Long Story Short: Walkability, ’weck, and Wilson
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An East Side development fight continues
Two weeks ago, LSS told you about an attempt by an East Side block club to stop Ellicott Development from building a drive-thru as part of a Tim Horton’s Coffee and Bake Shop on Michigan Avenue at the corner of William Street. The primary concern of the 100 homeowners surrounding the Michigan Avenue African American Corridor was the walkability of their neighborhood. “We have so many individuals that walk;” explains Copper Town Block Club president Gail Wells, “They park their cars and walk downtown to get to work or the library. And there are accidents—horrendous accidents. We have accidents where cars are flipped over; one car ran into a bus stop. And there are entrances to two major expressways up on Michigan, Elm, and Oak.”
They failed at the Zoning Board of Appeals to have Buffalo’s Green Code enforced, due to what appears to be a misapplication of the zoning law. Then they failed to persuade the Planning Board to deny the developer the right to overlook elements of Buffalo’s Comprehensive Plan. With the development proposal now improved, they hired an attorney and went to court, claiming that the Planning Board had not followed its own procedure. That’s where our story ended.
How did that turn out?
In short, they lost.
"While he could find no basis to overturn the Planning Board's approval, State [Supreme Court Justice Mark] Grisanti commented from the bench that the process used by the City may need improvement,’ says Copper Town attorney Stephanie Adams (my daughter-in-law), “He directed that his comments about the process be made part of the Order...an unusual move, and one we take as a recognition of underlying concerns. The process, as presented in our papers, clearly showed that Copper Town wasn't given a fair chance to advocate for the safety and walkability of its neighborhood."
Gail Wells and her band of activists are not letting this setback stop them from further efforts to hold the city accountable for enforcing its highly touted Green Code, which should apply not just to the little guy seeking a variance for a parking pad (he won’t get it), but also to the big developers who routinely have their way with the Zoning and Planning Boards.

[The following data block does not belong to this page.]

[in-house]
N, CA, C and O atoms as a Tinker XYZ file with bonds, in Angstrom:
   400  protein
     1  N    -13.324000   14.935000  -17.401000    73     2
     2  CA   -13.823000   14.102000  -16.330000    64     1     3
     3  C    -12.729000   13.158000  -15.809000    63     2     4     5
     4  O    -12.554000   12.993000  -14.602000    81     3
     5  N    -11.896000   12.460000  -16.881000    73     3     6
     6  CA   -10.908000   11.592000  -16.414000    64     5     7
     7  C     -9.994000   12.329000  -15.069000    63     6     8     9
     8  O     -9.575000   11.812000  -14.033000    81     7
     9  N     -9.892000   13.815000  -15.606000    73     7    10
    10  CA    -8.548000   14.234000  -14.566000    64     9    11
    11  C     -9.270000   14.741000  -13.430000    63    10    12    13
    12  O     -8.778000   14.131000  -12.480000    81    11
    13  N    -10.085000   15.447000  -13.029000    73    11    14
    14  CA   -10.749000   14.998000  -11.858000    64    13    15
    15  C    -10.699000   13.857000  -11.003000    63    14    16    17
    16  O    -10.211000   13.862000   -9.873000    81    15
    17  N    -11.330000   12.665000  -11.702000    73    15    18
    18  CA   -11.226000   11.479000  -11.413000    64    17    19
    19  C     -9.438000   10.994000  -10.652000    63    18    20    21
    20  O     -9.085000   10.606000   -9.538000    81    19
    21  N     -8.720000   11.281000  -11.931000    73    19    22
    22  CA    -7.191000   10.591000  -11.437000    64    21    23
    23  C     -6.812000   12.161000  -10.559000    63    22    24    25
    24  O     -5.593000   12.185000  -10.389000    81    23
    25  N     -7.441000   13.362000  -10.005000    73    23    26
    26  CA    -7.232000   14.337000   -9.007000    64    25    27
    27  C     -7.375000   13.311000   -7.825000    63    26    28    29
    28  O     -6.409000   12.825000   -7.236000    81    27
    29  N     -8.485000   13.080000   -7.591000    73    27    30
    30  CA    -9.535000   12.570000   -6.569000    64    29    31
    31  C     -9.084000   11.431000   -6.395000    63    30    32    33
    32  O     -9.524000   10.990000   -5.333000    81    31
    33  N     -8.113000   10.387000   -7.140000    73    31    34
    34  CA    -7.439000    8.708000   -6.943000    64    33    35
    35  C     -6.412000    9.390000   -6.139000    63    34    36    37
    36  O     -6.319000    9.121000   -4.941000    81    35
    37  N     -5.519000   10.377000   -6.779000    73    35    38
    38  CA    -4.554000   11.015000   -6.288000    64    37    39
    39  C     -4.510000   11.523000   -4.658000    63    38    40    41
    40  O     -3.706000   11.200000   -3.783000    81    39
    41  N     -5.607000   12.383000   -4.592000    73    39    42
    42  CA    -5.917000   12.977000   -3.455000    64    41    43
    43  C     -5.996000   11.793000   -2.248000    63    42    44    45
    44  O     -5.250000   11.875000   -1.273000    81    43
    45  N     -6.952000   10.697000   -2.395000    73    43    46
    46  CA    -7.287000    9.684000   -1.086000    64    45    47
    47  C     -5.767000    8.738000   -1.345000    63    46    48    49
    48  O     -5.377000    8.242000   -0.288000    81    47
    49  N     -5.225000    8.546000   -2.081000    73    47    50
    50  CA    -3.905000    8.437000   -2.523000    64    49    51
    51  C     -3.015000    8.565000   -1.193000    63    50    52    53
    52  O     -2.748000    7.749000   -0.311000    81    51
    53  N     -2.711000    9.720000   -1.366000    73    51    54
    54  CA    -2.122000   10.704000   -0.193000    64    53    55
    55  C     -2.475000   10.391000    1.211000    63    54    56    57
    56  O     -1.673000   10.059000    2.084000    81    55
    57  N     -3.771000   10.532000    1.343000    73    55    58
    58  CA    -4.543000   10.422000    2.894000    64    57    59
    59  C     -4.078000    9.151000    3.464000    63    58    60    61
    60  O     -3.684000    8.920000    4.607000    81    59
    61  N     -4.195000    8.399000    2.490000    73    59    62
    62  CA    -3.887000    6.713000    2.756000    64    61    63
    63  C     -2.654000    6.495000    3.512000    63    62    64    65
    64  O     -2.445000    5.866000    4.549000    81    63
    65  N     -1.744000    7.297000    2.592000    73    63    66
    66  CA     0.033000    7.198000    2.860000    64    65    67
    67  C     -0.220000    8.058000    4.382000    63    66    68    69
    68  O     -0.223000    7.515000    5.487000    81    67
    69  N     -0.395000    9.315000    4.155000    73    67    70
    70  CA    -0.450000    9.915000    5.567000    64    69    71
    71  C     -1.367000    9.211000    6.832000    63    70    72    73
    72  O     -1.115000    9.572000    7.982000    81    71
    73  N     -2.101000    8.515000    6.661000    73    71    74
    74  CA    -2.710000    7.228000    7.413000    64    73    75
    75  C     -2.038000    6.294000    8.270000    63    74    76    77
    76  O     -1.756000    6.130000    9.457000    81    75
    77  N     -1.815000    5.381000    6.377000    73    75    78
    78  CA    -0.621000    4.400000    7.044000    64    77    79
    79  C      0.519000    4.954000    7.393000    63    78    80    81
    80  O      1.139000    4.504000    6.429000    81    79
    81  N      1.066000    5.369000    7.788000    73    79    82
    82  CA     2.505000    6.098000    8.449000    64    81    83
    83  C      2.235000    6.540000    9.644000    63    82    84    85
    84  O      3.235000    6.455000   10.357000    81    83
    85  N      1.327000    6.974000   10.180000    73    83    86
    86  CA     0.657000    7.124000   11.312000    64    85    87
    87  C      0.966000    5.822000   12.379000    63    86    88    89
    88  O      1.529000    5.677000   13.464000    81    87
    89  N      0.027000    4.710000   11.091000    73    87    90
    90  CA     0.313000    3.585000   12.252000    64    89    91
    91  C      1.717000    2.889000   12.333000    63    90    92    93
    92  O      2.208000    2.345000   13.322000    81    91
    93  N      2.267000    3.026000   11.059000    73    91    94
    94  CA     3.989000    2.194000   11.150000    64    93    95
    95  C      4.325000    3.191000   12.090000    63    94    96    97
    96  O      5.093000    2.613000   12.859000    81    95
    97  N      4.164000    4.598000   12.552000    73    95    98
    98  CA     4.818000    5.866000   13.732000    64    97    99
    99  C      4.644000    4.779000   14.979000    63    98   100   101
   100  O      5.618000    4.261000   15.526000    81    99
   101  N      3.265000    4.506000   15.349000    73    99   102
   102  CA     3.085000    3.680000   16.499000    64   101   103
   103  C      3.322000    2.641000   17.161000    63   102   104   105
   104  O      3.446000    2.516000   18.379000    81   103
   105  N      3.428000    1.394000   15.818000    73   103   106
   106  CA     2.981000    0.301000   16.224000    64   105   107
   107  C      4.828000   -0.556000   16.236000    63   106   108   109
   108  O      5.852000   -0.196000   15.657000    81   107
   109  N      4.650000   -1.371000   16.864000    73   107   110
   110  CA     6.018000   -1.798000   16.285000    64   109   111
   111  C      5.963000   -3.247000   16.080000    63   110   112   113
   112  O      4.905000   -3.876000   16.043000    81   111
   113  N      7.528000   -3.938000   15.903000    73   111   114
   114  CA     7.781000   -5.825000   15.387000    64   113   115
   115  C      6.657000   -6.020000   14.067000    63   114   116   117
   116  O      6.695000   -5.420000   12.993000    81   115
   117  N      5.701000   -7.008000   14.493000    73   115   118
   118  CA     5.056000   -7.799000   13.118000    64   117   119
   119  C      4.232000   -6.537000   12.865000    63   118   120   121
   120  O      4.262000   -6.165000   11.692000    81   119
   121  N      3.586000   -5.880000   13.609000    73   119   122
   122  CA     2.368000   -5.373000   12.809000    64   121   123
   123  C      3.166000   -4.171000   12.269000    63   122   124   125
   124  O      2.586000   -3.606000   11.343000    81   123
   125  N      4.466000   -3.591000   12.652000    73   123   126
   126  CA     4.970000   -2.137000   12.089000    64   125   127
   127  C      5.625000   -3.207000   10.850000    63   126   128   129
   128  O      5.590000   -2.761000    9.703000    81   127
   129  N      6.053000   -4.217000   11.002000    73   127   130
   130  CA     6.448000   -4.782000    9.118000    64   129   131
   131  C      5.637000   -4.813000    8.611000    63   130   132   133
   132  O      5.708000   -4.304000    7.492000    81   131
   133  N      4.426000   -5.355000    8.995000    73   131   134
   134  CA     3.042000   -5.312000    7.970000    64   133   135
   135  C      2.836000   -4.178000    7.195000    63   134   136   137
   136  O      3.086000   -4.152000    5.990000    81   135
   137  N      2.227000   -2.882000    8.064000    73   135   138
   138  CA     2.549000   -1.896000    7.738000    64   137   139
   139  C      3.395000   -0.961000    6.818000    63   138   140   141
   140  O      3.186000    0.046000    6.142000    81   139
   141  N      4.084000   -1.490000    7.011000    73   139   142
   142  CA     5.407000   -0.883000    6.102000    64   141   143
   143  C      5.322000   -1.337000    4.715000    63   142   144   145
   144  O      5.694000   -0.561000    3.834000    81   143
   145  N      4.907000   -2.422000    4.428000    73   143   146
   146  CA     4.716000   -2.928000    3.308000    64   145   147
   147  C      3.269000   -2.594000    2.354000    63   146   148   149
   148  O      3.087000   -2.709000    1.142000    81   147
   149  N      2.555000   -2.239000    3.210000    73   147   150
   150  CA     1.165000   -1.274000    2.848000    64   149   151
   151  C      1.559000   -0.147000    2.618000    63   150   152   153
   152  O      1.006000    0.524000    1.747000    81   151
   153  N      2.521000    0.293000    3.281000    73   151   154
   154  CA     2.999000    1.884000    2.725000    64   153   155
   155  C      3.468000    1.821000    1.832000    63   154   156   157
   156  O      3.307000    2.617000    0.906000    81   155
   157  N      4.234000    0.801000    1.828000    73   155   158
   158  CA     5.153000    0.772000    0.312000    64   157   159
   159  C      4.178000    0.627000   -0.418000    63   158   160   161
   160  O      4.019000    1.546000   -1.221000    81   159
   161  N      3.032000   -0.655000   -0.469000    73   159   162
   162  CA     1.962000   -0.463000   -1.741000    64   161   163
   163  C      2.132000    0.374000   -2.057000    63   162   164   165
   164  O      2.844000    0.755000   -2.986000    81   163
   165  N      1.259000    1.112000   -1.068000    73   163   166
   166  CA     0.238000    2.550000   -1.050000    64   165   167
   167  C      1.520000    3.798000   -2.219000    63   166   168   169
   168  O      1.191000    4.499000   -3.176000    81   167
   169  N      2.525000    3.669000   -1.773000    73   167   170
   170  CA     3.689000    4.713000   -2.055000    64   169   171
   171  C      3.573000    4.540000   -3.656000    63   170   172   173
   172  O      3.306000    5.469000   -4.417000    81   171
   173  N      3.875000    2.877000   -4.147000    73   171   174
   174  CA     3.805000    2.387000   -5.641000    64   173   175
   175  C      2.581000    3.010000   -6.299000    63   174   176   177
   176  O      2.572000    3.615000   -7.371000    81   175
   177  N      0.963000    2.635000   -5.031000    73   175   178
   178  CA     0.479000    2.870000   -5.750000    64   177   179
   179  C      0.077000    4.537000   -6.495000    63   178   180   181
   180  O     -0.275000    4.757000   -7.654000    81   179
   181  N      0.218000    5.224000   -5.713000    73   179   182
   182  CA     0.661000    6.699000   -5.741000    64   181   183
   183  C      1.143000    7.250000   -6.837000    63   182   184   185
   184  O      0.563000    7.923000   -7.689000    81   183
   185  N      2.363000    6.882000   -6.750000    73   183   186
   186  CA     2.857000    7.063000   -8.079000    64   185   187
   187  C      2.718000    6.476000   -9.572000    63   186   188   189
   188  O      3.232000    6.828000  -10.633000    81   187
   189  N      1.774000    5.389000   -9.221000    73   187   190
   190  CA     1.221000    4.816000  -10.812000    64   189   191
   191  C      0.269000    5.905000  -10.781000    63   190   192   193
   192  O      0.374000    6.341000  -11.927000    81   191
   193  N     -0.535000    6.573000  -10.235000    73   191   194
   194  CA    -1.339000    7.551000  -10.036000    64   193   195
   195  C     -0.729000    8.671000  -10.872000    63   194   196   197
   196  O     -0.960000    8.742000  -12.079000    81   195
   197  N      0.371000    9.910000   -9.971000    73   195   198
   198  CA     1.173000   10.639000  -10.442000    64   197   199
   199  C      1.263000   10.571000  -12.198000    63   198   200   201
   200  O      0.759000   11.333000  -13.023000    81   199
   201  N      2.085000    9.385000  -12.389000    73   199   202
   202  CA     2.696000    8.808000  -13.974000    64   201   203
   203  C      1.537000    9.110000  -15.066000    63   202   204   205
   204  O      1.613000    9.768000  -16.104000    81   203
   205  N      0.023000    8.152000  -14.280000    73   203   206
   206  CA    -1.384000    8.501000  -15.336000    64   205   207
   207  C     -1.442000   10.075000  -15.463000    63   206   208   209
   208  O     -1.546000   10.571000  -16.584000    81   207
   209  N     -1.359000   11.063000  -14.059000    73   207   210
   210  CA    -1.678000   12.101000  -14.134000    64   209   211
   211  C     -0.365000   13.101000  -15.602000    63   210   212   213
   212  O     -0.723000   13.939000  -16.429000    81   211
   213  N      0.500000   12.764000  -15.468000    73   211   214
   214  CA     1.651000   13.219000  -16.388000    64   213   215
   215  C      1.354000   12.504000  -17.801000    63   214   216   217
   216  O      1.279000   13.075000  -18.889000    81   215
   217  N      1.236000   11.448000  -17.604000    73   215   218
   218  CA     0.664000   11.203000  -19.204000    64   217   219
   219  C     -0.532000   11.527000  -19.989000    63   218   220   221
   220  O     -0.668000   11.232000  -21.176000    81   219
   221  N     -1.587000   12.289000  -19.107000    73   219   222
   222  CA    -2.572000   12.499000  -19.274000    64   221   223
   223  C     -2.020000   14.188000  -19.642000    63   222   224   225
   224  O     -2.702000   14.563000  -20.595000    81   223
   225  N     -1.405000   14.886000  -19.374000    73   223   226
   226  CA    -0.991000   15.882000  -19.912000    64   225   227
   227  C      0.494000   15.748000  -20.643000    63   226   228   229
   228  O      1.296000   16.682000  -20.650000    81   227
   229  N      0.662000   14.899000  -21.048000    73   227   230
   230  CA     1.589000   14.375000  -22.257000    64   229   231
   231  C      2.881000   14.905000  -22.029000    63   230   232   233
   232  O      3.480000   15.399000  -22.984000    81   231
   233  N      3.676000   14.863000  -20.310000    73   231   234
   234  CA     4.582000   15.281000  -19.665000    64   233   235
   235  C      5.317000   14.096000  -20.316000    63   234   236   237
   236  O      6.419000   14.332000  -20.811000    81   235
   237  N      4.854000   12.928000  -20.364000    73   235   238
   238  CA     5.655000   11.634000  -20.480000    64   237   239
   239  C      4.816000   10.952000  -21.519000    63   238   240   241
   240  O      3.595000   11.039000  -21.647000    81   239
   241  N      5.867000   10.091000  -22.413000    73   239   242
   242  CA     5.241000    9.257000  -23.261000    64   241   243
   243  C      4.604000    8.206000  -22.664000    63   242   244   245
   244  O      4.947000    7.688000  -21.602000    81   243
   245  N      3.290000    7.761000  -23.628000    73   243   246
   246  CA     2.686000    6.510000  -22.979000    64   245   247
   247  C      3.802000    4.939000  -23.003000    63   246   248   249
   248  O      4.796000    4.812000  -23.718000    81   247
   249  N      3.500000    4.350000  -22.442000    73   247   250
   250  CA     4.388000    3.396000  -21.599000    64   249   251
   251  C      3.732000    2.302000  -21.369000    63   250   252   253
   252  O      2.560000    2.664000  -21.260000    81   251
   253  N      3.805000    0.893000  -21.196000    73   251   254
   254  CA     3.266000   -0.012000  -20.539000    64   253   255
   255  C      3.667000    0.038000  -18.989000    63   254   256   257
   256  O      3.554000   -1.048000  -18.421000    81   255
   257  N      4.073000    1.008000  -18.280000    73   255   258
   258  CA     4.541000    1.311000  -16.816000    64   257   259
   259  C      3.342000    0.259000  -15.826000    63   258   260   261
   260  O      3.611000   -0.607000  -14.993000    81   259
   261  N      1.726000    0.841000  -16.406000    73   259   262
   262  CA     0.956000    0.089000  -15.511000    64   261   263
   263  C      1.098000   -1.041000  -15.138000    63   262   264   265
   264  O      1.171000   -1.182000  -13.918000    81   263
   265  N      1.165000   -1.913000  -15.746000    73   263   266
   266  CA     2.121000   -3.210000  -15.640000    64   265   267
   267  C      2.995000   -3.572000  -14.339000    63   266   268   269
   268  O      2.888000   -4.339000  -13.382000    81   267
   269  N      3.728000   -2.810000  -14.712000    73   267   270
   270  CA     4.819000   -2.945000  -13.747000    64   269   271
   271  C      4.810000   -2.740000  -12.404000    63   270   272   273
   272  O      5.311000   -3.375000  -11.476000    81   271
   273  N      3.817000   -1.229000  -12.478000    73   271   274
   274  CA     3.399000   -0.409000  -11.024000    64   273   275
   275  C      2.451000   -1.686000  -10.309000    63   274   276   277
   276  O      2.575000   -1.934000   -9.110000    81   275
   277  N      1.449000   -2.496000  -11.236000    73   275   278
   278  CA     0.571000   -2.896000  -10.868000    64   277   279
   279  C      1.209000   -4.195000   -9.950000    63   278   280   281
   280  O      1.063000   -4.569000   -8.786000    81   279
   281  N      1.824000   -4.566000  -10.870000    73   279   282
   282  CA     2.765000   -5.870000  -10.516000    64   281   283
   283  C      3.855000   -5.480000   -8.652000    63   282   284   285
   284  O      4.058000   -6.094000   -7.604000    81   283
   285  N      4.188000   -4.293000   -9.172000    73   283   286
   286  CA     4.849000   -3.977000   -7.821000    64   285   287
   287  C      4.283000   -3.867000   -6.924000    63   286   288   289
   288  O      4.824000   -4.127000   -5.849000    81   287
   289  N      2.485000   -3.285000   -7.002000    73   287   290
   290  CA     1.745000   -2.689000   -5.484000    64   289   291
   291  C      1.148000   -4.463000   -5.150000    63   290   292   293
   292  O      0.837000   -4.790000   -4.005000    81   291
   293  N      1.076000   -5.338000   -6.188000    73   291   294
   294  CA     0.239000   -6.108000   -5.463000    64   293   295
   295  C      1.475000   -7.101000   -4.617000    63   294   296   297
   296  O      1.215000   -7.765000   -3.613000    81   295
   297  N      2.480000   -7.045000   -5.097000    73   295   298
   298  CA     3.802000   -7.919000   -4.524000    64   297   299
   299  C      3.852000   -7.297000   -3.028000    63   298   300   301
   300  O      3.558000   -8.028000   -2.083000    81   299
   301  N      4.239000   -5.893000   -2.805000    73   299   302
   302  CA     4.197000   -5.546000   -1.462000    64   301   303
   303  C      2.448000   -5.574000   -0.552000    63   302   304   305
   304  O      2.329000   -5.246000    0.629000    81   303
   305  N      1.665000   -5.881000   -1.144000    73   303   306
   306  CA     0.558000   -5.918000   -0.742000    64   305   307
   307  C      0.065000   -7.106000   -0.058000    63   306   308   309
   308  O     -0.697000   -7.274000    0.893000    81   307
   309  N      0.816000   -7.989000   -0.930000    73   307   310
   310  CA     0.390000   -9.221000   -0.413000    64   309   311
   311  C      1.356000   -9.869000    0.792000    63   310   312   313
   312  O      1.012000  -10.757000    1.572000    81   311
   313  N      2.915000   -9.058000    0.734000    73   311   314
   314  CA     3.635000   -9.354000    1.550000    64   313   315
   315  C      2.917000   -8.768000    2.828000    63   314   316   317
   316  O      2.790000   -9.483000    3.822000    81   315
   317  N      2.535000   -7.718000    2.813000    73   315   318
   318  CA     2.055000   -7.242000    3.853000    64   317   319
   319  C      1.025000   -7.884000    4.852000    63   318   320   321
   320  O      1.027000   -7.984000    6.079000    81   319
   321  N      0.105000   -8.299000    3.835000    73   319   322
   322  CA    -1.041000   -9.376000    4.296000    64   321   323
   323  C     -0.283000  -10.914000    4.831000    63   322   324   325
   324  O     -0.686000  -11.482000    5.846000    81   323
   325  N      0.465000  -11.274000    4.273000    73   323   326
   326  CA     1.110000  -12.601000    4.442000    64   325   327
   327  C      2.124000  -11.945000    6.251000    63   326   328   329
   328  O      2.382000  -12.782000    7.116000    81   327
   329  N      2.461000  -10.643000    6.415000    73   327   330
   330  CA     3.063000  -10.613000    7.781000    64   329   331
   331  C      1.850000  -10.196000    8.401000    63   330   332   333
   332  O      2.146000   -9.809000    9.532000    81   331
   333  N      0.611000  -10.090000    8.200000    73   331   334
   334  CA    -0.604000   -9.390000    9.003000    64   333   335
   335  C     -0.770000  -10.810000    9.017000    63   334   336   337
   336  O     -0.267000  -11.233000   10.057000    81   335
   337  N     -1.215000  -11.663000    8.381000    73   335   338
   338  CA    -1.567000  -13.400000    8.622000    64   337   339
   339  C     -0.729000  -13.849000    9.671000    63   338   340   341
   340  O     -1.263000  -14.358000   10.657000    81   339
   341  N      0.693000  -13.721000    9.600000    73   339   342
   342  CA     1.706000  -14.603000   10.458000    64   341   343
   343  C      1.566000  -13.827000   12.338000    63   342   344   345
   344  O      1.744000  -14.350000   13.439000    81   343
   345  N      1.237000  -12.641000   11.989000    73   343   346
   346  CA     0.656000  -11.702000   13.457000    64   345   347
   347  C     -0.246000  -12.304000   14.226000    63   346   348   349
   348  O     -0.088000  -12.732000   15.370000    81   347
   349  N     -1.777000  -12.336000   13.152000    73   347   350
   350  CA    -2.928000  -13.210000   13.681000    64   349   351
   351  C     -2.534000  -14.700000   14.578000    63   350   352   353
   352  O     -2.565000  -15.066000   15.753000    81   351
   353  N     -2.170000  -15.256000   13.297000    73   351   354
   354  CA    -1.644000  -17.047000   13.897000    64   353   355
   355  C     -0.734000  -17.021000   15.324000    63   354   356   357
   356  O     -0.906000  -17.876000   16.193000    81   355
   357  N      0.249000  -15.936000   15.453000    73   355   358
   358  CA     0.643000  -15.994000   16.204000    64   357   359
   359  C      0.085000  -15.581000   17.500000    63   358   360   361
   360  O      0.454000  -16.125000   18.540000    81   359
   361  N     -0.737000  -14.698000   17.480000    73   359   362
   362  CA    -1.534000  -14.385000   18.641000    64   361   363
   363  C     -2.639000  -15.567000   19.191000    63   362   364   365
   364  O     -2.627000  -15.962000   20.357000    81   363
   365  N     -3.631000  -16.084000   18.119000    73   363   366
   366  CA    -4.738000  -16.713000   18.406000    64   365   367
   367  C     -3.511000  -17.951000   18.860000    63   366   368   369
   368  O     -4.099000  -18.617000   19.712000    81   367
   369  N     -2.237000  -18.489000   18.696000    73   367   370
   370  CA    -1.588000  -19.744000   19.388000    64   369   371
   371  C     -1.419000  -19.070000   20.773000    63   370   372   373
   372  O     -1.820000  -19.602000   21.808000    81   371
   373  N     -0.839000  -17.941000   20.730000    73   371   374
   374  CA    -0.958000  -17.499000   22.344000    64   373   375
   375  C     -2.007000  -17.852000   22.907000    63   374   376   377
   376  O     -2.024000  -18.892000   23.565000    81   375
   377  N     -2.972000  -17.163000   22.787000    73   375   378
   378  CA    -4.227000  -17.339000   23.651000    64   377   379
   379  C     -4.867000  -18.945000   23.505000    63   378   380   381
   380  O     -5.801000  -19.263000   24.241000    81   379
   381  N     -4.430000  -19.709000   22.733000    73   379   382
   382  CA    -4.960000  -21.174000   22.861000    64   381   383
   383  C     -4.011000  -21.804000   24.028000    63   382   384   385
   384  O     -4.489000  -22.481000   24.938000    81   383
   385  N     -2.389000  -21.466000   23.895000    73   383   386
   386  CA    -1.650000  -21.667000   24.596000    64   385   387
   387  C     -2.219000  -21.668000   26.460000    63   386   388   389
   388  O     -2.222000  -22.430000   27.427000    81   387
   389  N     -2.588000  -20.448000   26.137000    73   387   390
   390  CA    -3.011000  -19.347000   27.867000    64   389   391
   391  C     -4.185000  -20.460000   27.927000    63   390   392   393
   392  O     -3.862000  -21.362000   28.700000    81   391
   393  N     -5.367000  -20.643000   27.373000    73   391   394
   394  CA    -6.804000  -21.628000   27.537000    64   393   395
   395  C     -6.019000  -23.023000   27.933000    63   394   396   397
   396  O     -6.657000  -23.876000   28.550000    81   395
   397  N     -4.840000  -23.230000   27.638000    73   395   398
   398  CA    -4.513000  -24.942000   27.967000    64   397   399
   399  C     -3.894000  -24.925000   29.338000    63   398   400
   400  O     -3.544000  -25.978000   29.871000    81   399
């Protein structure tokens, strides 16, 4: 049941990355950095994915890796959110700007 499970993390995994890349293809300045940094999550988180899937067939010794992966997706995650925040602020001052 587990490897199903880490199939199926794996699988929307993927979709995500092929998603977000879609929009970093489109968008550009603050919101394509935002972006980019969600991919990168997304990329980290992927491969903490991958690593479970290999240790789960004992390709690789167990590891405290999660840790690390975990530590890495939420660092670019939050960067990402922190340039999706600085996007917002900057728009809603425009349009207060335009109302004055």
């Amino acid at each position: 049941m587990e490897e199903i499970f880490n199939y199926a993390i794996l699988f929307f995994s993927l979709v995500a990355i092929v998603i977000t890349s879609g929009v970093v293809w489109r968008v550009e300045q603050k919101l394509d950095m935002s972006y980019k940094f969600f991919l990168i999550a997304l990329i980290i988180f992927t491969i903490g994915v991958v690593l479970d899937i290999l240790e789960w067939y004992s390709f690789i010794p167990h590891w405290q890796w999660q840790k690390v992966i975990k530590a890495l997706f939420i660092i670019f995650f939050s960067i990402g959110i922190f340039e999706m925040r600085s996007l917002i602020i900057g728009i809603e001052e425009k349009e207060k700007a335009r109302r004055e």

They demand a process that engages citizens early on without pressure tactics and recognizes that residents who invest in their properties are developers, too. They want readable site plans and answers to questions. One idea they put forward is a city-appointed ombudsman to act as a community liaison and walk citizens through the convoluted approval process. But they would also be happy to see the process simplified, eliminating the problems Judge Grisanti alludes to.
They would like greater adherence to the Green Code, which was developed over many years at enormous cost, and has been praised nationally as a model for other cities. And they would like city leaders to consider the long-term impact of development on the people who have made Buffalo their home. They want progressive development that does more than make money for the developers.
Citizens organizing to reclaim their city
Many of these concerns are shared by groups like the Green Code Watch and Design Block on Facebook. This might be the moment when these groups form a united citizen front. The Copper Town Block Club is proposing what they are calling the 2019 Green Code Platform. Your thoughts are welcome.
The definition of irony
Note the following sentence from the previous item: “The primary concern of the 100 homeowners surrounding the Michigan Avenue African American Corridor was the walkability of their neighborhood.”
The same day Supreme Court Justice Mark Grisanti was handing down his ruling against the 100 homeowners, there was an article in the Buffalo News that started with this sentence: “Imagine a whole new look for Ellicott Street—one that's enticing and inviting from the Buffalo Niagara Medical Campus to Sahlen Field.”
Ellicott is two streets west of Michigan. Two streets, but because Ellicott runs through the medical campus, walkability is recognized as a top priority in a way it clearly isn’t on Michigan. "We think Ellicott Street has a ton of potential," said Brandye Merriweather, vice president for downtown development at the Buffalo Urban Development Corporation in the News article, "You’ve got a lot of pieces there for a great urban neighborhood, and that’s what we’re trying to bring out."
Who’s in and who’s out
The article states that they want to make downtown more inviting for the “kind of younger technology workers that M&T Bank is bringing to Seneca One, and the kind of economy that the city wants to create.” But apparently not for the African American residents who held down the East Side during years of government and developer neglect.
The article gets more annoying as it goes on: “What's being called the ‘Ellicott Street Node’ is actually a corridor from Tupper to Swan streets, traveling through a neighborhood that is already seeing redevelopment, new restaurants and breweries and an increase in visitors.” Yeah, and this development is triggering the start of East Side gentrification, even as the wishes of the people facing the strain of redevelopment are marginalized.